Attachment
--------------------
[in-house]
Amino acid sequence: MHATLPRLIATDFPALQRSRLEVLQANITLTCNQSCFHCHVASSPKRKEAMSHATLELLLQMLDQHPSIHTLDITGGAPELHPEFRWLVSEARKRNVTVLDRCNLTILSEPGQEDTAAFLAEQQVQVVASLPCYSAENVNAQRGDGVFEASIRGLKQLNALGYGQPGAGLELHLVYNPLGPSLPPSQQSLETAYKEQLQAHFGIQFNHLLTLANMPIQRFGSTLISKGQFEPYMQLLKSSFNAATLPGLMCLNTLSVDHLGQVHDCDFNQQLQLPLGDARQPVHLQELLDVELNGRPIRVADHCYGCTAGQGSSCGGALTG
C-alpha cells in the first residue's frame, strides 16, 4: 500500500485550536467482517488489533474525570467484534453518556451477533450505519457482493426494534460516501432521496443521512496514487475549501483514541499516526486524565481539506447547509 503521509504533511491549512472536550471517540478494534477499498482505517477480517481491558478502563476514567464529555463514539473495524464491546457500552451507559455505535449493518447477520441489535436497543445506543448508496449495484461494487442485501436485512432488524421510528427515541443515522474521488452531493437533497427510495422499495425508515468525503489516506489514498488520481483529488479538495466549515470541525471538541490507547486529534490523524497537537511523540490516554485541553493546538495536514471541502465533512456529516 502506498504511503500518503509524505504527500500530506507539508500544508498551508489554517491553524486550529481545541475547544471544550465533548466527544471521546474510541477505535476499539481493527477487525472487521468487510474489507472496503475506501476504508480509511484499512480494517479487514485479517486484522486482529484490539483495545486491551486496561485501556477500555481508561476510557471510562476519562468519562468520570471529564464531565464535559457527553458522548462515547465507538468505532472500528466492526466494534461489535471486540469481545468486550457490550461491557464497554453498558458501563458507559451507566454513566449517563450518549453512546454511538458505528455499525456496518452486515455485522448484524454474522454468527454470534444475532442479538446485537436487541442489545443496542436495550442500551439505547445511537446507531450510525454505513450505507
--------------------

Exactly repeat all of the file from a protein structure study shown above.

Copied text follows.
[in-house]
Amino acid sequence: MHATLPRLIATDFPALQRSRLEVLQANITLTCNQSCFHCHVASSPKRKEAMSHATLELLLQMLDQHPSIHTLDITGGAPELHPEFRWLVSEARKRNVTVLDRCNLTILSEPGQEDTAAFLAEQQVQVVASLPCYSAENVNAQRGDGVFEASIRGLKQLNALGYGQPGAGLELHLVYNPLGPSLPPSQQSLETAYKEQLQAHFGIQFNHLLTLANMPIQRFGSTLISKGQFEPYMQLLKSSFNAATLPGLMCLNTLSVDHLGQVHDCDFNQQLQLPLGDARQPVHLQELLDVELNGRPIRVADHCYGCTAGQGSSCGGALTG
C-alpha cells in the first residue's frame, strides 16, 4: 500500500485550536467482517488489533474525570467484534453518556451477533450505519457482493426494534460516501432521496443521512496514487475549501483514541499516526486524565481539506447547509 503521509504533511491549512472536550471517540478494534477499498482505517477480517481491558478502563476514567464529555463514539473495524464491546457500552451507559455505535449493518447477520441489535436497543445506543448508496449495484461494487442485501436485512432488524421510528427515541443515522474521488452531493437533497427510495422499495425508515468525503489516506489514498488520481483529488479538495466549515470541525471538541490507547486529534490523524497537537511523540490516554485541553493546538495536514471541502465533512456529516 502506498504511503500518503509524505504527500500530506507539508500544508498551508489554517491553524486550529481545541475547544471544550465533548466527544471521546474510541477505535476499539481493527477487525472487521468487510474489507472496503475506501476504508480509511484499512480494517479487514485479517486484522486482529484490539483495545486491551486496561485501556477500555481508561476510557471510562476519562468519562468520570471529564464531565464535559457527553458522548462515547465507538468505532472500528466492526466494534461489535471486540469481545468486550457490550461491557464497554453498558458501563458507559451507566454513566449517563450518549453512546454511538458505528455499525456496518452486515455485522448484524454474522454468527454470534444475532442479538446485537436487541442489545443496542436495550442500551439505547445511537446507531450510525454505513450505507